Urinary Tract Infection
Urinary Tract Infection: Description:
Alternative Names: Bladder infection; Cystitis; UTI.
Urinary tract infections are a serious health problem affecting millions of people each year.
Infections of the urinary tract are the second most common type of infection in the body. Urinary tract infections (UTIs) account for about 8.3 million doctor visits each year. Women are especially prone to UTIs for reasons that are not yet well understood. One woman in five develops a UTI during her lifetime. UTIs in men are not as common as in women but can be very serious when they do occur.
The urinary system consists of the kidneys, ureters, bladder, and urethra. The key elements in the system are the kidneys, a pair of purplish-brown organs located below the ribs toward the middle of the back. The kidneys remove excess liquid and wastes from the blood in the form of urine, keep a stable balance of salts and other substances in the blood, and produce a hormone that aids the formation of red blood cells. Narrow tubes called ureters carry urine from the kidneys to the bladder, a sack-like organ in the lower abdomen. Urine is stored in the bladder and emptied through the urethra.
The average adult passes about a quart and a half of urine each day. The amount of urine varies, depending on the fluids and foods a person consumes. The volume formed at night is about half that formed in the daytime.
Lower urinary tract infection (cystitis): The lining of the urethra and bladder becomes inflamed and irritated.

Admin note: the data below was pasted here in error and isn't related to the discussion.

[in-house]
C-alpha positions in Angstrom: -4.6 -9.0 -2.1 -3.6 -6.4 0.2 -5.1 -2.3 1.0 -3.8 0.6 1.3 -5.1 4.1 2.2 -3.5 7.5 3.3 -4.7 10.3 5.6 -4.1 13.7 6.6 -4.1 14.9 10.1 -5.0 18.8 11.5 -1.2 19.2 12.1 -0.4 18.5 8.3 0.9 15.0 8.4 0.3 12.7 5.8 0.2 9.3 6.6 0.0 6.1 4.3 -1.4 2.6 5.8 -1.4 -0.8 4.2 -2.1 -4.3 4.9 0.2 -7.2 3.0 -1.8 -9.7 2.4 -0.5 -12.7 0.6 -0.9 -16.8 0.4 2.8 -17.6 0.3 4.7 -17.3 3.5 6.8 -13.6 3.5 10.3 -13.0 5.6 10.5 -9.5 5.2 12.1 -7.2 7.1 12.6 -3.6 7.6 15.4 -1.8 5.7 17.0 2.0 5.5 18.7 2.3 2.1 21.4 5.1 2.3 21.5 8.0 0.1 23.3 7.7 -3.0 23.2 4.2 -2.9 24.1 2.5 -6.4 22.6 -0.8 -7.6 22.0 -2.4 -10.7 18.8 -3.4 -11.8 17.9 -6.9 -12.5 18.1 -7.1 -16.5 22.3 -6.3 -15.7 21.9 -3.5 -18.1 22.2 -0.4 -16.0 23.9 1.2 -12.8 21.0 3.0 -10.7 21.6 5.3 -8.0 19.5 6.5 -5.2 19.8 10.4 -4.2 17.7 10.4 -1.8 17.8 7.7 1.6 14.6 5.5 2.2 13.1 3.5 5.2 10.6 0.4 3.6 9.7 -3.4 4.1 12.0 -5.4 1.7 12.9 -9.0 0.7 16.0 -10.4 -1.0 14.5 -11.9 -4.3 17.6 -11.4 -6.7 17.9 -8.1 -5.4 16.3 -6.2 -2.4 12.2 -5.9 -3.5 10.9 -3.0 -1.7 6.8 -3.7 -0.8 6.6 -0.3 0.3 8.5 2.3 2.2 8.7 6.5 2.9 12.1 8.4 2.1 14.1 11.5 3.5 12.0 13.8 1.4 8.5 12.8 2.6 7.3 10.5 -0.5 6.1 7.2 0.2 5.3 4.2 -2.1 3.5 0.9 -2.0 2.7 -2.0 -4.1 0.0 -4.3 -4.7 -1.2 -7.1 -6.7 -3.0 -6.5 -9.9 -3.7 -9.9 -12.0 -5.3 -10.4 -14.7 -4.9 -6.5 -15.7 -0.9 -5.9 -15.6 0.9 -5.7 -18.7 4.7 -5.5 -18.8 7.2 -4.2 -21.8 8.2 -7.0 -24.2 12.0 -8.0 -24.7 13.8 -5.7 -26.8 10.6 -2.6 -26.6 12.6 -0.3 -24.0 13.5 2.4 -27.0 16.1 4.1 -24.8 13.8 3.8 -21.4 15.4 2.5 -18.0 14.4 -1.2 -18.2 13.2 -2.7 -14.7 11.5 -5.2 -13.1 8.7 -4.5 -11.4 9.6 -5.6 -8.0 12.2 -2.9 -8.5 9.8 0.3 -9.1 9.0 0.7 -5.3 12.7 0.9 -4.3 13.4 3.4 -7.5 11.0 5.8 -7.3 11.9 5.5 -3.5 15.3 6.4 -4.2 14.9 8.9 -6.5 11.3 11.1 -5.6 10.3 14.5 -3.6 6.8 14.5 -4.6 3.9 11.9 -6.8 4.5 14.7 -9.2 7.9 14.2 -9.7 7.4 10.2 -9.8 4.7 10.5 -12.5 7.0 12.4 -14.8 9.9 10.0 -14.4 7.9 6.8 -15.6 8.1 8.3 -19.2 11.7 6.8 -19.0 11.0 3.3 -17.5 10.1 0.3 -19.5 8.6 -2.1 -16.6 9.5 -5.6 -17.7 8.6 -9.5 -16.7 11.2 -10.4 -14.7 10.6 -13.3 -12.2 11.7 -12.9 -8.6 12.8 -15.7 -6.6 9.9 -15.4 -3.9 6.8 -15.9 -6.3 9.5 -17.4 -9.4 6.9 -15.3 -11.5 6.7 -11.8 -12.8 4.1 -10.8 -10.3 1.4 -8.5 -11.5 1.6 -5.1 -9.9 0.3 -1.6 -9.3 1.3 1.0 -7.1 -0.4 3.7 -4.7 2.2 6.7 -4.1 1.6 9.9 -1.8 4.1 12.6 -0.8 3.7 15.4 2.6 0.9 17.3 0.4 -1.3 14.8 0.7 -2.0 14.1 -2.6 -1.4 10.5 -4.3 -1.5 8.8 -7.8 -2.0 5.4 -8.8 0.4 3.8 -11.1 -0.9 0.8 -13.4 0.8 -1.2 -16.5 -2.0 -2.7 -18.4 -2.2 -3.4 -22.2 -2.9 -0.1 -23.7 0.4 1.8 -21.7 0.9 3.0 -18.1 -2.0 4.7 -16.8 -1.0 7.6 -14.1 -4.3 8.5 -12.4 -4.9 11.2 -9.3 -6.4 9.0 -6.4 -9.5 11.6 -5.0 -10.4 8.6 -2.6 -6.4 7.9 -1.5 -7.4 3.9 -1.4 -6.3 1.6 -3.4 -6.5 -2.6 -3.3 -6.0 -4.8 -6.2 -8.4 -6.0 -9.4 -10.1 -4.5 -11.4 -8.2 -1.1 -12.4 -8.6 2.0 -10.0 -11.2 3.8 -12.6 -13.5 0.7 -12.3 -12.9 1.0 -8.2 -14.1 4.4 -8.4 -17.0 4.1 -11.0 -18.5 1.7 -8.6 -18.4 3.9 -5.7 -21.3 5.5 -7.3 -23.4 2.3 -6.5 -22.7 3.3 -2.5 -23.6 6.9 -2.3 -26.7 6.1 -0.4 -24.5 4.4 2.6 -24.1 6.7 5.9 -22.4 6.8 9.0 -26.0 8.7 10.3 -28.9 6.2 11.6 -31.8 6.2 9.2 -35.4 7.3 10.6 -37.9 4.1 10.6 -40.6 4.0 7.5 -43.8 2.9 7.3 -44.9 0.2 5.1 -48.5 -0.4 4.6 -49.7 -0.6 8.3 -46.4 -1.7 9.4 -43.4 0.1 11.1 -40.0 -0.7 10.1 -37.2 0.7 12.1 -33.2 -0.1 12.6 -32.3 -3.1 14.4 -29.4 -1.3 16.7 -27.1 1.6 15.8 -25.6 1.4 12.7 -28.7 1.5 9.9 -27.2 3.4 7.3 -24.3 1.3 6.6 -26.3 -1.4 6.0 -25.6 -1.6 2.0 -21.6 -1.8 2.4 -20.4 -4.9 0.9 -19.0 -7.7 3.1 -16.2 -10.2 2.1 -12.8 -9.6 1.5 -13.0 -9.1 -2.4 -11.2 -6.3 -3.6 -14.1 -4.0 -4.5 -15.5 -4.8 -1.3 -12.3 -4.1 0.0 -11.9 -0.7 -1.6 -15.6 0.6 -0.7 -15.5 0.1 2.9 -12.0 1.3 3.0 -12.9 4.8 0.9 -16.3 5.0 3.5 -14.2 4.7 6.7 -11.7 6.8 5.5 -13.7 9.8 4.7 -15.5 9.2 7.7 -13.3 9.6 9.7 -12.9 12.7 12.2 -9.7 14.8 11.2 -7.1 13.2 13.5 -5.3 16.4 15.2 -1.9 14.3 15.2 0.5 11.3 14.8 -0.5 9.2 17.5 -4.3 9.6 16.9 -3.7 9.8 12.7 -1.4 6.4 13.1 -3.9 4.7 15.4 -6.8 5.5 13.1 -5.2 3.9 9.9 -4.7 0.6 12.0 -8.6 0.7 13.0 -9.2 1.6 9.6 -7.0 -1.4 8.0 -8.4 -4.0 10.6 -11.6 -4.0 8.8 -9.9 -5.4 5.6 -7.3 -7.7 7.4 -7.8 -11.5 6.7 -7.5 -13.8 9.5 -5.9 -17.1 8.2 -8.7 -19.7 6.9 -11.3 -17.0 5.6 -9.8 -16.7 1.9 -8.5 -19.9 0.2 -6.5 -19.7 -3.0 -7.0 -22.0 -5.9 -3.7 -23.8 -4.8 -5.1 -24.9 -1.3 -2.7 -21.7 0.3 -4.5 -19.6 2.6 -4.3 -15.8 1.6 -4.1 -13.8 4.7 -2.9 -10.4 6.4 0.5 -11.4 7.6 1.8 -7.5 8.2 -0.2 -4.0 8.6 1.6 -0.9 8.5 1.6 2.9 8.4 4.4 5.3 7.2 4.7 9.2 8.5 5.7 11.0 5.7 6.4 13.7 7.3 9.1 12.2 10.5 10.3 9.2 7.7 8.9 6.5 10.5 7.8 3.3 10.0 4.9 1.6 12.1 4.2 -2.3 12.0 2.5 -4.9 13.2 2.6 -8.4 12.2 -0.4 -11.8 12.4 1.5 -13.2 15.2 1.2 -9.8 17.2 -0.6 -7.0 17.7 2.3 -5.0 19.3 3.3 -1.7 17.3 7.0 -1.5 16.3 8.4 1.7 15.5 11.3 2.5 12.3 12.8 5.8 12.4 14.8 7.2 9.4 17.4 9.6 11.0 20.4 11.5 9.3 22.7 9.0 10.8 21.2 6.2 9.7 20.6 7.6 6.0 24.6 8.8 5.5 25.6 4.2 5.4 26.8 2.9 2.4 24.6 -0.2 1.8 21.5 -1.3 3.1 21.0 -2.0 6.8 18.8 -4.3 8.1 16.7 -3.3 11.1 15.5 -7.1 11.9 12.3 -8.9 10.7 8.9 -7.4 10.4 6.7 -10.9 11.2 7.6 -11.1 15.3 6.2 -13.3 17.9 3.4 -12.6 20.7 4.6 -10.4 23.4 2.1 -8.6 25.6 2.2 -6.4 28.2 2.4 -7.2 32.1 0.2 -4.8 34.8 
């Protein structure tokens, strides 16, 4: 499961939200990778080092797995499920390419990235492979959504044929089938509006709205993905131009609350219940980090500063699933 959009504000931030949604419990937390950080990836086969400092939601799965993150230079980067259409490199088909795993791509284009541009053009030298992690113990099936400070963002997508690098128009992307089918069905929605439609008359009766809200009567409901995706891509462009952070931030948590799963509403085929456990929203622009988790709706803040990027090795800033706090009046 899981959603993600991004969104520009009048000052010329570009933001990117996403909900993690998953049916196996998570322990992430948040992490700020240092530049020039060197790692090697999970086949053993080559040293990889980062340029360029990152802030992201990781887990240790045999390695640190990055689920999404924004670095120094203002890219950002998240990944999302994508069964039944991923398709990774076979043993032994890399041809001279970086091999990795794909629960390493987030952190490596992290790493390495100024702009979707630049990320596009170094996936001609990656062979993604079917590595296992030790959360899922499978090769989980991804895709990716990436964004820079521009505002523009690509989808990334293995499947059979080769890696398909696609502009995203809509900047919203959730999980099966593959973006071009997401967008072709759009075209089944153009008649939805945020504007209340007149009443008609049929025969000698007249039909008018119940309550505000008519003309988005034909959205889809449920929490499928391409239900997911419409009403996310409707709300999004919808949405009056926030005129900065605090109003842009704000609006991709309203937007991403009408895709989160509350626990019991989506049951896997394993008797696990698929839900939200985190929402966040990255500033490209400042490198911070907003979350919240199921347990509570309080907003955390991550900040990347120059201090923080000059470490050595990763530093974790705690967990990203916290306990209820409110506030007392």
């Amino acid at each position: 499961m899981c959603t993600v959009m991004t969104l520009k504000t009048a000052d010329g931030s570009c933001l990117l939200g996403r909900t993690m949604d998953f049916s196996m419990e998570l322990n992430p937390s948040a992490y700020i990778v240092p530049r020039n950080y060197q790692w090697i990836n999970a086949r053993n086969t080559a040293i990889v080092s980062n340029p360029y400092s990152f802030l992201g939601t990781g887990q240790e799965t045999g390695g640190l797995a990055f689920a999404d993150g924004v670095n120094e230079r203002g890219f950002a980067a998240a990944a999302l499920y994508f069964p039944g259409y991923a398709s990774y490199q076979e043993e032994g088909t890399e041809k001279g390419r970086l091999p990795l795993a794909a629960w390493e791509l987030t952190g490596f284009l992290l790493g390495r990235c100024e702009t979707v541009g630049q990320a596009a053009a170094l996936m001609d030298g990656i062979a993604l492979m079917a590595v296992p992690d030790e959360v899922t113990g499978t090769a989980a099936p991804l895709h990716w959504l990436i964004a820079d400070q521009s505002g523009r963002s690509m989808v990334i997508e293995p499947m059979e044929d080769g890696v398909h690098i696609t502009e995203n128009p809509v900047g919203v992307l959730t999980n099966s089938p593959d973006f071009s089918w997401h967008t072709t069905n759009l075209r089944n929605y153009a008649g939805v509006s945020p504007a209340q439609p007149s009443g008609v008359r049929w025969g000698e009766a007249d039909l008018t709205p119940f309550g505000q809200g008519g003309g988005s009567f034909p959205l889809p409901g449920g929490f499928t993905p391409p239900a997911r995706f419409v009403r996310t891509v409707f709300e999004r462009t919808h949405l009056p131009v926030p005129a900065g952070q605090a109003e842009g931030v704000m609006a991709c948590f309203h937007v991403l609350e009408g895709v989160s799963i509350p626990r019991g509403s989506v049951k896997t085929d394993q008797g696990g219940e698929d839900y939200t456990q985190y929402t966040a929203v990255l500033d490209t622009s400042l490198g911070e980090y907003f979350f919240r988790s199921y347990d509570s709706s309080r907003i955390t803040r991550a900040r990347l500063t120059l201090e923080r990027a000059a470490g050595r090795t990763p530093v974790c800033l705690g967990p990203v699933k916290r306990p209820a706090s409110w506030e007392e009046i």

Dysuria - Pain or burning during urination.
Frequency - More frequent urination (or waking up at night to urinate).
Urgency - The sensation of not being able to hold urine.
Hesitancy - The sensation of not being able to urinate easily or completely (or feeling that you have to urinate but only a few drops of urine come out).
Cloudy, bad smelling, or bloody urine.
Mild fever (less than 101°F), chills, and "just not feeling well" (malaise).
Upper urinary tract infection (pyelonephritis): Symptoms develop rapidly and may or may not include the symptoms for a lower urinary tract infection.
Fairly high fever (higher than 101°F).
Flank pain - Pain in your back or side, usually on only one side at about waist level.
TREATMENT AT HOME: A mild urinary tract infection may go away on its own without treatment. However, antibiotics are usually recommended because there is a risk that the infection can spread to the kidneys. Antibiotics are taken by mouth, usually from 3 to 7 days. It is important that you finish all the medication.
Commonly used antibiotics include: Amoxicillin or Augmentin Cephalosporins Doxycycline (should not be used under age 8) Nitrofurantoin Sulfa drugs (sulfonamides) Trimethoprim-sulfamethoxazole Quinolones (should not be used in children). Your doctor may also recommend drugs to relieve the burning pain and urgent need to urinate, and to decrease bacteria in your urine.
Such medicines include: Acidifying medications such as ascorbic acid to lower the concentration of bacteria in the urine Phenazopyridine hydrochloride (Pyridium) to reduce urgency and burning with urination
TREATMENT IN THE HOSPITAL: If you are very sick and cannot take medicines by mouth or drink enough fluids, you may be admitted to the hospital. You may also be admitted to the hospital if you:
Are elderly Have kidney stones or other medical problems Have recently had urinary track surgery at the hospital; you will receive fluids and antibiotics through a vein.
LONG-TERM TREATMENT: Some people have urinary tract infections that keep coming back or that do not go away with treatment. Such infections are called chronic UTIs. If you have a chronic UTI, you may need antibiotics for a long period of time, perhaps as long as 6 months to 2 years, or stronger antibiotics may be prescribed.
A urinary tract infection is considered chronic if any of the following occur: